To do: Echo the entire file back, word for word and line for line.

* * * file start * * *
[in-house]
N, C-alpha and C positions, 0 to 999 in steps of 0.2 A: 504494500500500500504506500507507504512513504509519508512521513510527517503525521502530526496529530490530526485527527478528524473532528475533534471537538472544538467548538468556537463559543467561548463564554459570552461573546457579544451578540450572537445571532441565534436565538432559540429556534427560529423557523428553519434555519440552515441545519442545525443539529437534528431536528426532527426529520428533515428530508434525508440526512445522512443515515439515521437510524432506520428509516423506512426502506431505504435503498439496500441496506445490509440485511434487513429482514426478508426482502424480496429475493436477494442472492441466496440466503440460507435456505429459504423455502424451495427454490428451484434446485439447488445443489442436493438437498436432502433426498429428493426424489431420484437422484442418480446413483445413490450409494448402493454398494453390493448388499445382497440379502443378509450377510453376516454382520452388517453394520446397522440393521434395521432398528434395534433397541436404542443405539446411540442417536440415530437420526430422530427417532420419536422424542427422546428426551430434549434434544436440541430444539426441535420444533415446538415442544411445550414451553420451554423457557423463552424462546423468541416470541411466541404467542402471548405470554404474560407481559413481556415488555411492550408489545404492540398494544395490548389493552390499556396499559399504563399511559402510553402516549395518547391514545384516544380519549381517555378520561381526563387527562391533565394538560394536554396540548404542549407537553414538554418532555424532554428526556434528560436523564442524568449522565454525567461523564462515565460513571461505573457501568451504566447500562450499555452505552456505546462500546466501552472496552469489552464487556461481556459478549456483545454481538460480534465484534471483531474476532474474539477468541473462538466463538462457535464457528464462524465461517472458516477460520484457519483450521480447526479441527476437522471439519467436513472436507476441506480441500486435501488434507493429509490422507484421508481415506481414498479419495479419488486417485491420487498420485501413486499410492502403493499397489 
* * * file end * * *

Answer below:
[in-house]
N, C-alpha and C positions, 0 to 999 in steps of 0.2 A: 504494500500500500504506500507507504512513504509519508512521513510527517503525521502530526496529530490530526485527527478528524473532528475533534471537538472544538467548538468556537463559543467561548463564554459570552461573546457579544451578540450572537445571532441565534436565538432559540429556534427560529423557523428553519434555519440552515441545519442545525443539529437534528431536528426532527426529520428533515428530508434525508440526512445522512443515515439515521437510524432506520428509516423506512426502506431505504435503498439496500441496506445490509440485511434487513429482514426478508426482502424480496429475493436477494442472492441466496440466503440460507435456505429459504423455502424451495427454490428451484434446485439447488445443489442436493438437498436432502433426498429428493426424489431420484437422484442418480446413483445413490450409494448402493454398494453390493448388499445382497440379502443378509450377510453376516454382520452388517453394520446397522440393521434395521432398528434395534433397541436404542443405539446411540442417536440415530437420526430422530427417532420419536422424542427422546428426551430434549434434544436440541430444539426441535420444533415446538415442544411445550414451553420451554423457557423463552424462546423468541416470541411466541404467542402471548405470554404474560407481559413481556415488555411492550408489545404492540398494544395490548389493552390499556396499559399504563399511559402510553402516549395518547391514545384516544380519549381517555378520561381526563387527562391533565394538560394536554396540548404542549407537553414538554418532555424532554428526556434528560436523564442524568449522565454525567461523564462515565460513571461505573457501568451504566447500562450499555452505552456505546462500546466501552472496552469489552464487556461481556459478549456483545454481538460480534465484534471483531474476532474474539477468541473462538466463538462457535464457528464462524465461517472458516477460520484457519483450521480447526479441527476437522471439519467436513472436507476441506480441500486435501488434507493429509490422507484421508481415506481414498479419495479419488486417485491420487498420485501413486499410492502403493499397489 